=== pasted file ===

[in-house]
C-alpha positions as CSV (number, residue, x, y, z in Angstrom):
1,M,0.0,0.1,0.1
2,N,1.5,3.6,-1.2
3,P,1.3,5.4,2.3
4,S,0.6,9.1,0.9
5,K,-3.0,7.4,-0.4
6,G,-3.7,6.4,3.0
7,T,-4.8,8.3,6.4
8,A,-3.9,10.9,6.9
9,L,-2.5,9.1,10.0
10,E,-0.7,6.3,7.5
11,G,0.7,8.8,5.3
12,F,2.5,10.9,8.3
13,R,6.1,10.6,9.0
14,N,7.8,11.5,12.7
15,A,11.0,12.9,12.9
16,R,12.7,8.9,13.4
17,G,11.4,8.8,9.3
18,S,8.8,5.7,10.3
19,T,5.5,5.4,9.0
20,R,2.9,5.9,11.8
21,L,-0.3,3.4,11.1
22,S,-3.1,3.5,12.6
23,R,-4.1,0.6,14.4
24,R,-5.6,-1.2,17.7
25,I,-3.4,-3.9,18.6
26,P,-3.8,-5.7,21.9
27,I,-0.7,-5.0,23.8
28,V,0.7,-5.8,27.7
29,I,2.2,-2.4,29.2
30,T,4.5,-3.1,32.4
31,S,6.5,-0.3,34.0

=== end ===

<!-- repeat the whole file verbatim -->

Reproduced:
[in-house]
C-alpha positions as CSV (number, residue, x, y, z in Angstrom):
1,M,0.0,0.1,0.1
2,N,1.5,3.6,-1.2
3,P,1.3,5.4,2.3
4,S,0.6,9.1,0.9
5,K,-3.0,7.4,-0.4
6,G,-3.7,6.4,3.0
7,T,-4.8,8.3,6.4
8,A,-3.9,10.9,6.9
9,L,-2.5,9.1,10.0
10,E,-0.7,6.3,7.5
11,G,0.7,8.8,5.3
12,F,2.5,10.9,8.3
13,R,6.1,10.6,9.0
14,N,7.8,11.5,12.7
15,A,11.0,12.9,12.9
16,R,12.7,8.9,13.4
17,G,11.4,8.8,9.3
18,S,8.8,5.7,10.3
19,T,5.5,5.4,9.0
20,R,2.9,5.9,11.8
21,L,-0.3,3.4,11.1
22,S,-3.1,3.5,12.6
23,R,-4.1,0.6,14.4
24,R,-5.6,-1.2,17.7
25,I,-3.4,-3.9,18.6
26,P,-3.8,-5.7,21.9
27,I,-0.7,-5.0,23.8
28,V,0.7,-5.8,27.7
29,I,2.2,-2.4,29.2
30,T,4.5,-3.1,32.4
31,S,6.5,-0.3,34.0